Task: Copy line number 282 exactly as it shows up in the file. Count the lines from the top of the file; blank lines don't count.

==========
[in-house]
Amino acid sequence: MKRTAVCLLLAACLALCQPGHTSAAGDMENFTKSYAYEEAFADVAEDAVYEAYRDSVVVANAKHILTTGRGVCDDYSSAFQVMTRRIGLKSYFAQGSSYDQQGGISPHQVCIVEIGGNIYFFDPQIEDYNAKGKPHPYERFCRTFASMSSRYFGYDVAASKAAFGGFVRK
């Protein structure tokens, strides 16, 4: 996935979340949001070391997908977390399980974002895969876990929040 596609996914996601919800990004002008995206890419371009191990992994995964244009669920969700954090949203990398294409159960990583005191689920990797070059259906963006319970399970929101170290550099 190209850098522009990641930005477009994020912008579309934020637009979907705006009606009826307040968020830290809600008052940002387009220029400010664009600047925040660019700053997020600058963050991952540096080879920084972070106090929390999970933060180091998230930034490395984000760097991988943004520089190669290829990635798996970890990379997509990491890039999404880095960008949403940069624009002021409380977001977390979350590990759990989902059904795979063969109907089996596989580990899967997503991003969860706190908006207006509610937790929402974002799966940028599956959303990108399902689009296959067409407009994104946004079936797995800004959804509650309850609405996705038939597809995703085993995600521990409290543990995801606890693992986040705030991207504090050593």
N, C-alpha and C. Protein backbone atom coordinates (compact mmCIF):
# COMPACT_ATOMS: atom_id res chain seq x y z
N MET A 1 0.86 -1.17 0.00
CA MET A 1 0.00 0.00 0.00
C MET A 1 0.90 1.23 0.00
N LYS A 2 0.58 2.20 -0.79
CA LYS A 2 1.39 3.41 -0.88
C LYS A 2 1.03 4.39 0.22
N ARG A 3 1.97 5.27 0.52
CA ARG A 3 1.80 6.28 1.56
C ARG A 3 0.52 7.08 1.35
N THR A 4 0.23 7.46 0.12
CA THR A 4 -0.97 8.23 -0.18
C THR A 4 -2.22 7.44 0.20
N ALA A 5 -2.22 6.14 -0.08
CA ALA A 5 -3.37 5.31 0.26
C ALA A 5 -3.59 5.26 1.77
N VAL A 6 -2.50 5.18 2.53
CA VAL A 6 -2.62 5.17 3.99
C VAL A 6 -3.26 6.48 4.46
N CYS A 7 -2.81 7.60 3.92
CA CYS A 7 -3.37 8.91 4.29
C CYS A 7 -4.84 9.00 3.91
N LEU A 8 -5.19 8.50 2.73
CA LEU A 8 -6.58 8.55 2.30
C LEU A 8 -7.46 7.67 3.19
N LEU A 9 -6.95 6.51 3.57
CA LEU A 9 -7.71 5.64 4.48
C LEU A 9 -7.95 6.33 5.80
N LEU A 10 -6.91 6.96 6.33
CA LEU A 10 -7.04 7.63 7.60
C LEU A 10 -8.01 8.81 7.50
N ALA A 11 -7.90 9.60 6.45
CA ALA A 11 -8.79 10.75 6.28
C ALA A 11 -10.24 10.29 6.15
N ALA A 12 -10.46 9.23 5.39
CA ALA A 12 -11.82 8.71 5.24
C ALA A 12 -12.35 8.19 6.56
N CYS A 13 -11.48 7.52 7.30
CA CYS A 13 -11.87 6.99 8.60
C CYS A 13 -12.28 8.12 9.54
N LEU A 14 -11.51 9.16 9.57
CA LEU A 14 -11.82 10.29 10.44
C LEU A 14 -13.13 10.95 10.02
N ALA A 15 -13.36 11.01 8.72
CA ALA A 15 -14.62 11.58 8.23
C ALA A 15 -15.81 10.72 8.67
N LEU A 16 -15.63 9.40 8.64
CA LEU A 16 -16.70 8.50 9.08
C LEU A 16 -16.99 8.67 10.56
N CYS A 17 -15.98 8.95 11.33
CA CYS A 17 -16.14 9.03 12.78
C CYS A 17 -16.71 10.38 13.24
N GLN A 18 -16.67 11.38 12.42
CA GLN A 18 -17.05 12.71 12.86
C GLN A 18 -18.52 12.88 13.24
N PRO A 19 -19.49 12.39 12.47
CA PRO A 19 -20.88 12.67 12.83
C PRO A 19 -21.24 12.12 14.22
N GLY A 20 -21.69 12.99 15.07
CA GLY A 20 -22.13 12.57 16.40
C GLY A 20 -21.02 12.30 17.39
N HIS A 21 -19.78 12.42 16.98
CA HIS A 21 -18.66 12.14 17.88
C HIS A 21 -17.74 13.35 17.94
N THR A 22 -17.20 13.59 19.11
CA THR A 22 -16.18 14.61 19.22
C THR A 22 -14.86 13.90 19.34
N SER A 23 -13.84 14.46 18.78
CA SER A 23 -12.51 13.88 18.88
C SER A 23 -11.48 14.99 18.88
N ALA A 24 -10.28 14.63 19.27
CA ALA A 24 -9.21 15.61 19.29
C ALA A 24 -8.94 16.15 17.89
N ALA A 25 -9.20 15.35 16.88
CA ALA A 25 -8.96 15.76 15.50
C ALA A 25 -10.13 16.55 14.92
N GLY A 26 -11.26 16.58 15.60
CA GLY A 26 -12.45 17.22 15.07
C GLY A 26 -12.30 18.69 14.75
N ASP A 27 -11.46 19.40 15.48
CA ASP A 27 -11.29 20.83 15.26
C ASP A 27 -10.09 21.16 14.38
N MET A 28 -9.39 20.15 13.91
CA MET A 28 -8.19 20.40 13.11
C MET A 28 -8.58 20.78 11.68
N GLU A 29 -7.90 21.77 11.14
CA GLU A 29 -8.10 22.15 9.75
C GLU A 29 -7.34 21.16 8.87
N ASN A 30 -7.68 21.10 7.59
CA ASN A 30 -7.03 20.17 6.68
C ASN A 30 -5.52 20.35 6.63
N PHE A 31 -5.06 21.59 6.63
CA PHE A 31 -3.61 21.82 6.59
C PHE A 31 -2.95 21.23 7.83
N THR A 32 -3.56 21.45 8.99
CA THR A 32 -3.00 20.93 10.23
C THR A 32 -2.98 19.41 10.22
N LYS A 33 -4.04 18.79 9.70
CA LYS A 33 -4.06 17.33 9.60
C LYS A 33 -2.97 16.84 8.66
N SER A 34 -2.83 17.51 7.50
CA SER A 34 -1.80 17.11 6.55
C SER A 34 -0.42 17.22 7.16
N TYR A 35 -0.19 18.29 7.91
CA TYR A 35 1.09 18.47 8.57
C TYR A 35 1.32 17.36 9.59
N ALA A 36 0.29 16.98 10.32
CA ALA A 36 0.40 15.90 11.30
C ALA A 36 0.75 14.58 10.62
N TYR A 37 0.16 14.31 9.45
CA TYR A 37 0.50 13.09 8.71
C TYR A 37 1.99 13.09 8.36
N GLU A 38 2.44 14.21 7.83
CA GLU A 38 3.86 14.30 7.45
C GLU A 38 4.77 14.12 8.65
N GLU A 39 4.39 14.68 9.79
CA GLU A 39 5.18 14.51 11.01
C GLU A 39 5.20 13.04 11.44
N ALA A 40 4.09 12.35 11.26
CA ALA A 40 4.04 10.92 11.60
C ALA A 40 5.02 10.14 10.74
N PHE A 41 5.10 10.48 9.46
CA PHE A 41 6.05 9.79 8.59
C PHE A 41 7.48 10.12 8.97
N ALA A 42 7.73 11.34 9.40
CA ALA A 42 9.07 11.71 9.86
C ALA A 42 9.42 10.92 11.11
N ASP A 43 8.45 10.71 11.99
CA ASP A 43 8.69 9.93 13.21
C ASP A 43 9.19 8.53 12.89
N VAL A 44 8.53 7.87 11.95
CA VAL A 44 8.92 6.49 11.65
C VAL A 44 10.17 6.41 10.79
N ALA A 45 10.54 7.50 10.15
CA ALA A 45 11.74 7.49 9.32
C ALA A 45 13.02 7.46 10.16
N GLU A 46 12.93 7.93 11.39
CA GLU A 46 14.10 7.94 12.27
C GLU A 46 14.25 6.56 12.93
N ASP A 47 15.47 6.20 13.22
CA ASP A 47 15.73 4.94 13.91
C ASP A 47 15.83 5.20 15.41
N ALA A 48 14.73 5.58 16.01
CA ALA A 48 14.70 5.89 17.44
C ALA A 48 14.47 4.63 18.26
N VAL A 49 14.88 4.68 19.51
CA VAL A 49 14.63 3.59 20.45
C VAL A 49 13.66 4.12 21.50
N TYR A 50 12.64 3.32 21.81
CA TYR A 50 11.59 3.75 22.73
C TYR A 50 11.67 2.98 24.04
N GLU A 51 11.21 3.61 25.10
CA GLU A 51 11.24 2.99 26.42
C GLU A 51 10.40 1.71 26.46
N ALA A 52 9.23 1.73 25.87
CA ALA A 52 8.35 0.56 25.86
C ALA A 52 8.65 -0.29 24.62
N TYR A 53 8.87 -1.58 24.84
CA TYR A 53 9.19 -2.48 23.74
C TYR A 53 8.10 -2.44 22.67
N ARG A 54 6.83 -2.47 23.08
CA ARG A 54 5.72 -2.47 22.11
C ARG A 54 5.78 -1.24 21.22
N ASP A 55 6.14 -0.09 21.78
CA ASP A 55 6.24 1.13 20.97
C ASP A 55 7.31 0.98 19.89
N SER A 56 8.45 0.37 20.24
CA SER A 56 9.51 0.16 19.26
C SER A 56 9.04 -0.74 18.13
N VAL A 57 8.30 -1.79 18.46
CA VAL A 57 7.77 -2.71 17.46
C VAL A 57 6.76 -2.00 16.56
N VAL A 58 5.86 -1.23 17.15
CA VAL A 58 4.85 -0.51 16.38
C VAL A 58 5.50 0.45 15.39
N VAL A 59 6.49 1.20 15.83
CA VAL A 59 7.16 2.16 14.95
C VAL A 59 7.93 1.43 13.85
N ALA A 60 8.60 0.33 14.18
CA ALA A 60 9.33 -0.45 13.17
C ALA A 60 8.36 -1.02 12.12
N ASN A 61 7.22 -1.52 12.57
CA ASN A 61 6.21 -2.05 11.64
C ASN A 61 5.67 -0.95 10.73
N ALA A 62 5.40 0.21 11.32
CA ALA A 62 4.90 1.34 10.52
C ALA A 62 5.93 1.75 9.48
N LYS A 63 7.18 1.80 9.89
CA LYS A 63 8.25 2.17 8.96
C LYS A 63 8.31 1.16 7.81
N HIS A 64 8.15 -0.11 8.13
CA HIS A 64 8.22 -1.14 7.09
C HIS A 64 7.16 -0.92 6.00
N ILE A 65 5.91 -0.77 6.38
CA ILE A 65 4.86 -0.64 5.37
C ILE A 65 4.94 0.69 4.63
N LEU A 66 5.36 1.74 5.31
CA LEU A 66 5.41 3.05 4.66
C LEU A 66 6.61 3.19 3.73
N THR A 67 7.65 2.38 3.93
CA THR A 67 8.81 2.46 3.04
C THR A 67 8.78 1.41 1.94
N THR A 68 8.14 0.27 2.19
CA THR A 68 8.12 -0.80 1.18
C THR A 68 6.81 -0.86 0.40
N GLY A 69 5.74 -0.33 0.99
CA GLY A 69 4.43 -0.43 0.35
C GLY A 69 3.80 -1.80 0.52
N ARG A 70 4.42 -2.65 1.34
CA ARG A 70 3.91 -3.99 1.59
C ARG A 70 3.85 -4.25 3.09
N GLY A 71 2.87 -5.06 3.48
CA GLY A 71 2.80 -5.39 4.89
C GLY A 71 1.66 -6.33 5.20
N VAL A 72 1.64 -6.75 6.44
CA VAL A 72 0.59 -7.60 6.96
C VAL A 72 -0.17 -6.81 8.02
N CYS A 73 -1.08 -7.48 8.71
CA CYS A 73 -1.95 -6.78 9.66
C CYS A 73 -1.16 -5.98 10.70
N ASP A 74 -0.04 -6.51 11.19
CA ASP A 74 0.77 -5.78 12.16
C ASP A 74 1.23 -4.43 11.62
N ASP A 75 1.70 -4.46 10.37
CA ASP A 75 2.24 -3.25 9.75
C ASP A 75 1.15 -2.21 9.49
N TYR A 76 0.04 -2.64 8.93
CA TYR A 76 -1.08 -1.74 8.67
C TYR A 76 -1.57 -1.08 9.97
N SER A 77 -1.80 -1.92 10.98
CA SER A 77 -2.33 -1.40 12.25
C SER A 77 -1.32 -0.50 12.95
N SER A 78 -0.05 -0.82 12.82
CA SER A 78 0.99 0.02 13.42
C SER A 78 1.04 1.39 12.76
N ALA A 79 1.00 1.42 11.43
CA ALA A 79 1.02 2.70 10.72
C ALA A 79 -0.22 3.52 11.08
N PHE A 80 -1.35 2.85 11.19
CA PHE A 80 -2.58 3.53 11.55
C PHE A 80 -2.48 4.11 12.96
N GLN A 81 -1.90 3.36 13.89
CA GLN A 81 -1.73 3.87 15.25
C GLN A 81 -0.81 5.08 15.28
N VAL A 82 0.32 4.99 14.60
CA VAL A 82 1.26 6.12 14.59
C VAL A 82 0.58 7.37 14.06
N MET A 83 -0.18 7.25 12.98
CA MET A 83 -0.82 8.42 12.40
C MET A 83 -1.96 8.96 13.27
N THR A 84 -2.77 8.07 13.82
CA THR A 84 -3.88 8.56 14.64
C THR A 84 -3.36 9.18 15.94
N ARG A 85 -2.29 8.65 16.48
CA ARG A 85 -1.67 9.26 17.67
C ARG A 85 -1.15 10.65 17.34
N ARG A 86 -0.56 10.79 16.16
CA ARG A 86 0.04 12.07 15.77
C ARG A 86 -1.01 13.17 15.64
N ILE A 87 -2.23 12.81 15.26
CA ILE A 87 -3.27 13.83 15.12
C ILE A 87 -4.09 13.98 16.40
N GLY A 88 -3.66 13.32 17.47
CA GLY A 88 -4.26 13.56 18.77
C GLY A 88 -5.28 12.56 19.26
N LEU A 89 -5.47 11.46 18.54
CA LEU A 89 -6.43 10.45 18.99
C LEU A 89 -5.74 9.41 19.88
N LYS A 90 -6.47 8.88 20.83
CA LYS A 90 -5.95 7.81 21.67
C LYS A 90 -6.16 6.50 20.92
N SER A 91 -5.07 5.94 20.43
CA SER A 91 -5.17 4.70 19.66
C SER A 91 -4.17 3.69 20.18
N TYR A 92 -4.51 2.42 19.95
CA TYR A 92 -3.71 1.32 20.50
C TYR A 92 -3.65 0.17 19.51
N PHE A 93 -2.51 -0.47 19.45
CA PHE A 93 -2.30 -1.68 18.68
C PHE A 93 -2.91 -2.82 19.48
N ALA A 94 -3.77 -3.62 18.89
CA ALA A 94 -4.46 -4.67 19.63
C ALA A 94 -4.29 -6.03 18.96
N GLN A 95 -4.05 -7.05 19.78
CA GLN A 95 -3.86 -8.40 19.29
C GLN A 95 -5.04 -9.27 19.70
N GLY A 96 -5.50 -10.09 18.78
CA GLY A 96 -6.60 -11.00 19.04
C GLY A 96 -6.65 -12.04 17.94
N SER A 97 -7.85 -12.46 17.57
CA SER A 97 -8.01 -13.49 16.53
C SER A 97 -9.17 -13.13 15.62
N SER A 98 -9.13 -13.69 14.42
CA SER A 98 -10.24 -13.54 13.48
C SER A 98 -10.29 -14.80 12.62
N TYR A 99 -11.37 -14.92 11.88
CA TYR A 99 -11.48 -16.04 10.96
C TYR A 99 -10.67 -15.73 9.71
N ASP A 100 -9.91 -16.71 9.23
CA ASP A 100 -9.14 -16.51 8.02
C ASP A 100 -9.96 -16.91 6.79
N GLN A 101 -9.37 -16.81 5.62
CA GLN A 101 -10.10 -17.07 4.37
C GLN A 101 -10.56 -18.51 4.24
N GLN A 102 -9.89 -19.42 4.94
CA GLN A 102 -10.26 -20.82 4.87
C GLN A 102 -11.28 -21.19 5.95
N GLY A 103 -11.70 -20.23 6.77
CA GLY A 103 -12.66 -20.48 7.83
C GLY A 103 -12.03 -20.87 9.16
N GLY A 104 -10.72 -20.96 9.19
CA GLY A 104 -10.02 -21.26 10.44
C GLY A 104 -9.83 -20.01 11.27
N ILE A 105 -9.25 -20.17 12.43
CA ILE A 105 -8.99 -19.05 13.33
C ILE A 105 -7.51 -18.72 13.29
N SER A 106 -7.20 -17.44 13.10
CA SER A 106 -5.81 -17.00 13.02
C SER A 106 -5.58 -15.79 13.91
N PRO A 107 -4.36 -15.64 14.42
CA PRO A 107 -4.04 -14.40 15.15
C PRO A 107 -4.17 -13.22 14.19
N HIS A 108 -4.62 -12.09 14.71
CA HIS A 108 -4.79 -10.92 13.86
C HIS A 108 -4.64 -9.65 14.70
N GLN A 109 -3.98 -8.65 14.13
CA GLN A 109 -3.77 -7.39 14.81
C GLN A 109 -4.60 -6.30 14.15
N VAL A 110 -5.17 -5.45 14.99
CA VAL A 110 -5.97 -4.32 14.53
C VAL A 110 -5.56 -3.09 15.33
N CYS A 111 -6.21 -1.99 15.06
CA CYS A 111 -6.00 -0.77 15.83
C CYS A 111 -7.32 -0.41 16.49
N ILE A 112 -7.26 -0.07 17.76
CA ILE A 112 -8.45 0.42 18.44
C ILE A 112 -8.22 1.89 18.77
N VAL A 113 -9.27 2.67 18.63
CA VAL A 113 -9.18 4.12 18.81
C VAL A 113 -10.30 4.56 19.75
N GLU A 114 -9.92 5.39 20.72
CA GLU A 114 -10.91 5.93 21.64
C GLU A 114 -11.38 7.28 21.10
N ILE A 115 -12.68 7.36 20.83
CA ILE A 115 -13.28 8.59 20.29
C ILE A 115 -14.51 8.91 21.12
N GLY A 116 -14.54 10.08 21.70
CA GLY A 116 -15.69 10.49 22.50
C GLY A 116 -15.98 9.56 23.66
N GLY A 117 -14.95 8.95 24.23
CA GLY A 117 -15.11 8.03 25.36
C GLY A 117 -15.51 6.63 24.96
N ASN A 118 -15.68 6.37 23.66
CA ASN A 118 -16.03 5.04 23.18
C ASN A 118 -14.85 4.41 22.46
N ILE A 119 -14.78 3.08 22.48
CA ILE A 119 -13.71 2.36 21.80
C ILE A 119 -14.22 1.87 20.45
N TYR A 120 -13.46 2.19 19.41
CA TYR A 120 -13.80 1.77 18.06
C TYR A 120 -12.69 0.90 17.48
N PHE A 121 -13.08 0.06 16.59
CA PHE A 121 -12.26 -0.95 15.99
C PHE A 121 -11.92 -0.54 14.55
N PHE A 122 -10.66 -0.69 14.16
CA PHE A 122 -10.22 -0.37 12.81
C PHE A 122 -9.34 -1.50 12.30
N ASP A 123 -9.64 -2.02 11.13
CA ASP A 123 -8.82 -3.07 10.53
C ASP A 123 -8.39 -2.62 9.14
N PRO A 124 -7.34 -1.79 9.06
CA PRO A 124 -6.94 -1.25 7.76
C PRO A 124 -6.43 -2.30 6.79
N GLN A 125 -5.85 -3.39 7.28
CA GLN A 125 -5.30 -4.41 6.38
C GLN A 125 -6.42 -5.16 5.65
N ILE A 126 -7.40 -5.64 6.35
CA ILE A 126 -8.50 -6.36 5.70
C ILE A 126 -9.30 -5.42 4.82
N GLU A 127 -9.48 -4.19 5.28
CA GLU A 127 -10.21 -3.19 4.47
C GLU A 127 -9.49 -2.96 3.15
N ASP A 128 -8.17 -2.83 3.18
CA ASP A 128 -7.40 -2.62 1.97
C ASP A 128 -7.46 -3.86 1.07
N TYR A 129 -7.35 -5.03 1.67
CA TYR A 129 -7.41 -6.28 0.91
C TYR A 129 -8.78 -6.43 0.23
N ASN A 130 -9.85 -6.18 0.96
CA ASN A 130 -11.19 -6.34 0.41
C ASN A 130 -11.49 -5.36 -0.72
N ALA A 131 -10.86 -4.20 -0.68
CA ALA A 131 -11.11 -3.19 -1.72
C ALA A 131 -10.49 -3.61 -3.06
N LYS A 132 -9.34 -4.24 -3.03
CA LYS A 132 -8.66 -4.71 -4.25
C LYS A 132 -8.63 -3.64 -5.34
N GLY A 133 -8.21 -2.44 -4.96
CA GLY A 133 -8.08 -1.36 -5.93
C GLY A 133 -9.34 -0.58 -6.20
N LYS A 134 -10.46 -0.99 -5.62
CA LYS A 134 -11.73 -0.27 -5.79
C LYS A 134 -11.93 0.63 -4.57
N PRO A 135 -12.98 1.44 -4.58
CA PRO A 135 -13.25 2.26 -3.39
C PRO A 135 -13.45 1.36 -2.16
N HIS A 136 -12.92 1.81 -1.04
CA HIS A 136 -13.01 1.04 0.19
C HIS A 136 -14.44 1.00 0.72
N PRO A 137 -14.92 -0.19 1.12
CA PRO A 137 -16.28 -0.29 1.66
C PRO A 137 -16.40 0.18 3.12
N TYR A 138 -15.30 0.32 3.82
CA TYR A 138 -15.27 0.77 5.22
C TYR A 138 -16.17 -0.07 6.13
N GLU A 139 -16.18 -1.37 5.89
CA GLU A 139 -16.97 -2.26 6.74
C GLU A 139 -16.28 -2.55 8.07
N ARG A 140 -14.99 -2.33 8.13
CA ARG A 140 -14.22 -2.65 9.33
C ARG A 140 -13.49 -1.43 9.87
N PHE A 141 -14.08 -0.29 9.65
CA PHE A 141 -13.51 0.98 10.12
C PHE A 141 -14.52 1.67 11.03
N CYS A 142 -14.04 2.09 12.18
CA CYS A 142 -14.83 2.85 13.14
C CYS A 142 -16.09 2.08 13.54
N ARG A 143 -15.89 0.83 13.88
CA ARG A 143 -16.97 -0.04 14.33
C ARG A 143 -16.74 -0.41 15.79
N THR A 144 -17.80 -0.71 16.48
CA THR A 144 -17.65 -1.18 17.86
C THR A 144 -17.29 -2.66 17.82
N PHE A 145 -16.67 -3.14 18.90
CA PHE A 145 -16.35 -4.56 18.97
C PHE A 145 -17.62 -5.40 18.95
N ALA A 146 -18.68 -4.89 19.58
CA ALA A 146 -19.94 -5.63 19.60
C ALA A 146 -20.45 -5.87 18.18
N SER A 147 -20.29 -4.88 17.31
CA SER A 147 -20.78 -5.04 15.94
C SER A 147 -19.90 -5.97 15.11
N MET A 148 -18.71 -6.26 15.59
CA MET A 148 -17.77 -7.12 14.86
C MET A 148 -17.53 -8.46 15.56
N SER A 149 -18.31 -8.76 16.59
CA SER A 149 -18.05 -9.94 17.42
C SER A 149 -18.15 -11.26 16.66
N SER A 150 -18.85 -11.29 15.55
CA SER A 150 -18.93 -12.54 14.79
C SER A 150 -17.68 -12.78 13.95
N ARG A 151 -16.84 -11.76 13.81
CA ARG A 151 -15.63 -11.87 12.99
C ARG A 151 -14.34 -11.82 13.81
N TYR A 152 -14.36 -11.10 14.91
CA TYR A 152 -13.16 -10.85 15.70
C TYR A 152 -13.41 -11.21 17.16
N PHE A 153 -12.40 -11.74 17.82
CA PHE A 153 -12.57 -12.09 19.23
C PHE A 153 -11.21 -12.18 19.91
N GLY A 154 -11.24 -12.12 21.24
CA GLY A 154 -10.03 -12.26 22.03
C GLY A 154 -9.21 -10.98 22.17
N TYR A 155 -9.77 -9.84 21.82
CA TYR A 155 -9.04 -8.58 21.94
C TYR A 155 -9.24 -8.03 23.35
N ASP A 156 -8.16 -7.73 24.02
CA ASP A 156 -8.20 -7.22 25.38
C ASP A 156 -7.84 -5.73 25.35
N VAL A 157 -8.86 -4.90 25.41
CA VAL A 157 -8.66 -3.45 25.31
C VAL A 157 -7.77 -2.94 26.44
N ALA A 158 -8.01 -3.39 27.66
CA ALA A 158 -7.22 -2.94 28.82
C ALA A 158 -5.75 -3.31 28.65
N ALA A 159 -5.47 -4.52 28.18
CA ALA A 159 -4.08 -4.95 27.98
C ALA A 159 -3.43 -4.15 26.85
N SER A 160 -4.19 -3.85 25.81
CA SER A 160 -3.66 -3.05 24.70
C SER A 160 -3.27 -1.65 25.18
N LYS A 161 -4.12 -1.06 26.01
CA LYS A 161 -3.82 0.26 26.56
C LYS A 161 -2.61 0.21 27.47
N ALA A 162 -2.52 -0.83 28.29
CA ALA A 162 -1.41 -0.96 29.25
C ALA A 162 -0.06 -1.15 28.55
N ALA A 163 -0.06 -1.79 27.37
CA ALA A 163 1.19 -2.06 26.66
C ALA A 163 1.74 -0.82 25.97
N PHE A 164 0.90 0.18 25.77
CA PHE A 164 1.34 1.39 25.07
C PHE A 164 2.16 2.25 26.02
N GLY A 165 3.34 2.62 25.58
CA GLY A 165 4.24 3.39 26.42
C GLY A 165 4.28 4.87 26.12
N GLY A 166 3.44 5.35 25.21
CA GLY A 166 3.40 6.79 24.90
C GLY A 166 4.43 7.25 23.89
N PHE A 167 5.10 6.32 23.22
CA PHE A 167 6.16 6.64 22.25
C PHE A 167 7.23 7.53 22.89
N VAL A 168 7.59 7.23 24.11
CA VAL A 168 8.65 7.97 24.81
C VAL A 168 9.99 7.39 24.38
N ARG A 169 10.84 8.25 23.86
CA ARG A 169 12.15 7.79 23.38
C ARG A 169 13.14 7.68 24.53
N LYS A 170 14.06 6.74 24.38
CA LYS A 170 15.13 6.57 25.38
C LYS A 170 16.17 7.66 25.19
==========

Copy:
N PHE A 93 -2.51 -0.47 19.45